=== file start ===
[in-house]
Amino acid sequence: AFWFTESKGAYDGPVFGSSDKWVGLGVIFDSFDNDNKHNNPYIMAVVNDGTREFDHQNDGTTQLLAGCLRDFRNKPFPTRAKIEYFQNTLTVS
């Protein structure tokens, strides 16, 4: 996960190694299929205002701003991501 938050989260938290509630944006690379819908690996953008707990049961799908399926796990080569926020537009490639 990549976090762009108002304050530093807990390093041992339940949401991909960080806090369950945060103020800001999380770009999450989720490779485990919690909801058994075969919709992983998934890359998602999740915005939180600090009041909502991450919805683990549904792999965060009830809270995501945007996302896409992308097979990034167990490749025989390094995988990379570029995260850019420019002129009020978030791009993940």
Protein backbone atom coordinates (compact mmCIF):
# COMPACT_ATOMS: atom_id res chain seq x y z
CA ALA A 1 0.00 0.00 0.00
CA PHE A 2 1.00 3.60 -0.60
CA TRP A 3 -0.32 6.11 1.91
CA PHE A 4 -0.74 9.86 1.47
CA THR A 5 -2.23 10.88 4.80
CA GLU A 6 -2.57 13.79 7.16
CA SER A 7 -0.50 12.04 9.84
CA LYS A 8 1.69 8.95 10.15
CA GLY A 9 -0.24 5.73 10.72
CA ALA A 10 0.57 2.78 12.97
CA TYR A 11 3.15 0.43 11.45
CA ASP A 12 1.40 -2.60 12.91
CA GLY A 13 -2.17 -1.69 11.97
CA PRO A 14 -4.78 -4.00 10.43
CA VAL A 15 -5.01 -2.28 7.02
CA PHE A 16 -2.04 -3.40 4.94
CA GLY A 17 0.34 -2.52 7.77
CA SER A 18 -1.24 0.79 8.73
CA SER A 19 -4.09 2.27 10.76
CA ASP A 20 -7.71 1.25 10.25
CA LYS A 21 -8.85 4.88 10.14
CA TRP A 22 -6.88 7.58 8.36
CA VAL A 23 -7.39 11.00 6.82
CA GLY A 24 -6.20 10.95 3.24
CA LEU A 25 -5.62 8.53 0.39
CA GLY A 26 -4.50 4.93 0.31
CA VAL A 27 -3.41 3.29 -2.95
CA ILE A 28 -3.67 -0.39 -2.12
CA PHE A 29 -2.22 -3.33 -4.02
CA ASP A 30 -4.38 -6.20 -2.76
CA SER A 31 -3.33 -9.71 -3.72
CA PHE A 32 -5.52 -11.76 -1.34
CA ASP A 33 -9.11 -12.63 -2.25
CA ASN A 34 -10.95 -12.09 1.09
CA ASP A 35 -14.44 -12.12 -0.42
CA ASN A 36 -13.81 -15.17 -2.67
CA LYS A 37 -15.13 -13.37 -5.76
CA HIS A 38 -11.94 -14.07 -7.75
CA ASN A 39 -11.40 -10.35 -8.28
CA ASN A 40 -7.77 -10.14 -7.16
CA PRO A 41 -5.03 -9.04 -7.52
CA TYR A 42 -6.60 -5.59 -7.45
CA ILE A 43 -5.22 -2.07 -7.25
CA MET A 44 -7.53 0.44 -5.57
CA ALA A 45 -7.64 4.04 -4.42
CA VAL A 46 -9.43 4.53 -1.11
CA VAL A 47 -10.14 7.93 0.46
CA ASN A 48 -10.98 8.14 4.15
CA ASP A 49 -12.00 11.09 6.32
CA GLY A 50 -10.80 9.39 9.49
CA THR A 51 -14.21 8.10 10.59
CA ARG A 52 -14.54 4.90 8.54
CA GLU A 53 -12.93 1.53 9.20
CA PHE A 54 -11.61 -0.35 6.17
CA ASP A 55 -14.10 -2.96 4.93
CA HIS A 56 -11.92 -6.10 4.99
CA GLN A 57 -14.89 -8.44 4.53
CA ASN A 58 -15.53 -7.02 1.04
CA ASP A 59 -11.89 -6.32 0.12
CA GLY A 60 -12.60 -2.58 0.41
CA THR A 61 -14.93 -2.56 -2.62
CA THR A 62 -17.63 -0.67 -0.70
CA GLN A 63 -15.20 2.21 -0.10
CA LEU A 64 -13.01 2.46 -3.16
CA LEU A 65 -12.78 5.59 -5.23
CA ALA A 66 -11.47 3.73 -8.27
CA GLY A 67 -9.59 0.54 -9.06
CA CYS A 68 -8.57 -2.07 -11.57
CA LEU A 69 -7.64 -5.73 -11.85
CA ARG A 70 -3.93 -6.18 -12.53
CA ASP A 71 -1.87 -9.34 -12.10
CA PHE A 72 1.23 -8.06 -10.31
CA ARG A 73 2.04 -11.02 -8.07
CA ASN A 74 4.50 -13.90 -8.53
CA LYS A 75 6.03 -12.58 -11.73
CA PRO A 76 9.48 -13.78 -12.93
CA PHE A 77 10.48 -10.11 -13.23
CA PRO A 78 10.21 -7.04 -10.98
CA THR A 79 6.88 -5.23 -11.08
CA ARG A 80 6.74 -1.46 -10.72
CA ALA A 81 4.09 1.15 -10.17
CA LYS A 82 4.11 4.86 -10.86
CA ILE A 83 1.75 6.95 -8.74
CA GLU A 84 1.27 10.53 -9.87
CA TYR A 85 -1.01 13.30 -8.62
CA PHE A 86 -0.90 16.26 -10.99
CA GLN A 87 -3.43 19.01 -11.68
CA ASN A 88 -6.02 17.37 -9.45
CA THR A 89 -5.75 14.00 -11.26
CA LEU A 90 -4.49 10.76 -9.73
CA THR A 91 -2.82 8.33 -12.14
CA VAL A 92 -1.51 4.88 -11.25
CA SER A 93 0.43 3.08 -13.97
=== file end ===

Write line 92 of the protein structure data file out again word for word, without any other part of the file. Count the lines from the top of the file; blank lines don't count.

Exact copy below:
CA GLN A 87 -3.43 19.01 -11.68